To understand what to look for with vinyl flooring, it is useful to first understand how it is constructed. Most modern vinyl is technically “composite” vinyl, meaning it is a combination of vinyl, plasticizers, and print films. The product typically comes with a core structure, which is a mix of vinyl and plasticizer or fiberglass. That material is then covered with a paper print-film, which has the desired color pattern.

On top of the print-film, a clear layer of virgin or recycled PVC (vinyl) is layered as the main protection to the floor. This top layer of pure vinyl is called the “wear-layer”, and is the most expensive part of the flooring, since it is the only thing protecting the paper print film.

Typically the wear-layer is given some level of texture or “embossing”, to better compliment the look of the print film being used. Finally, a coating of urethane is applied to the wear-layer, to further protect wear and provide the desired sheen for the pattern. The whole product is then cut up into smaller planks or tiles, depending on the pattern.

At the end of the day, once you understand how vinyl is constructed, it becomes clear there is only one spec that really matters: the wear-layer. Once the wear-layer wears through, the paper pattern will damage, and the floor will need to be replaced. The thicker the wear-layer, the longer your floors will last and look great. Wear-layers are measured in mils (not to be confused with millimeter). Here is a chart of a range of wear-layers, listed in both mm and mil:
Wear-layer (mm) Wear-layer (mil) Typical Commercial Warranty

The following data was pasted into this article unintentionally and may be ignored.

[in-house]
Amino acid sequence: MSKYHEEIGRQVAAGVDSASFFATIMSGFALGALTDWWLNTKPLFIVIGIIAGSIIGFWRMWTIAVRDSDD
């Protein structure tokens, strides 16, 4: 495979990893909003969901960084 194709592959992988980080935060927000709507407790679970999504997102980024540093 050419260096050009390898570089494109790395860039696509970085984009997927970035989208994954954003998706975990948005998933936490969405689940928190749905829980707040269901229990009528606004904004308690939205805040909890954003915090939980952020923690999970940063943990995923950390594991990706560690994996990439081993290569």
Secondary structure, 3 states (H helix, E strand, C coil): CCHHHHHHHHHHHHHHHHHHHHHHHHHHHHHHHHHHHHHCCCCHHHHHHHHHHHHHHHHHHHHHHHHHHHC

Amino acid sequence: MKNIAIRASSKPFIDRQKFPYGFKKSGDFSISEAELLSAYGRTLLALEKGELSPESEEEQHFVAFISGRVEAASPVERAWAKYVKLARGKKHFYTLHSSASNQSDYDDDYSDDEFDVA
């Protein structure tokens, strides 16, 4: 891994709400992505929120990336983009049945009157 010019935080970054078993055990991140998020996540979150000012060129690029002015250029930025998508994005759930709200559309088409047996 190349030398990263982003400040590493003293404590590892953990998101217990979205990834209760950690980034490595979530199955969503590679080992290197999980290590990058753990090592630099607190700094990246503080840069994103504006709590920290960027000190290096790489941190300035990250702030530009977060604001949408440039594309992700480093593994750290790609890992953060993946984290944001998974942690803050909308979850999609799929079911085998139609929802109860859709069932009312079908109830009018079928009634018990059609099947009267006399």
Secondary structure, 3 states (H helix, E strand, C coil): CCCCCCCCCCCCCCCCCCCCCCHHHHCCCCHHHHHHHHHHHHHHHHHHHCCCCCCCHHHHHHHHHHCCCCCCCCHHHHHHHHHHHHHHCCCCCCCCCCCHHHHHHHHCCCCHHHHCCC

0.1mm 4 mil None - 3 year "light" use
0.3mm 12 mil 5 year or "light" use
0.5mm 20 mil 10 year
0.7mm 28 mil 15 year
1.0mm 40 mil 20+ year
As you can quickly see, the amount of use you get out of a vinyl floor can range dramatically. This is why it is important to consider the application of your project, and take into account the “true” life-cycle cost. Every time you have to replace your floor, you have to consider not just the material cost, but also the cost of installation, baseboards, and any other related expenses. For example, in a typical commercial space:
Wear-layer (mm) Cost of Product/SF Cost of Install/SF Replacements over 20 years
(heavy use space)
Total Cost over 20 years/SF
0.1mm $0.99 $2.50 7 $24.45
0.3mm $1.89 $2.50 4 $17.56
0.5mm $2.79 $2.50 2 $10.58
1.0mm $3.49 $2.50 0 $5.99
Add in other indirect costs related to floor replacement (not to mention the general inconvenience), and it becomes readily apparent that the smart decision is virtually always to go for the thickest wear-layer you can afford.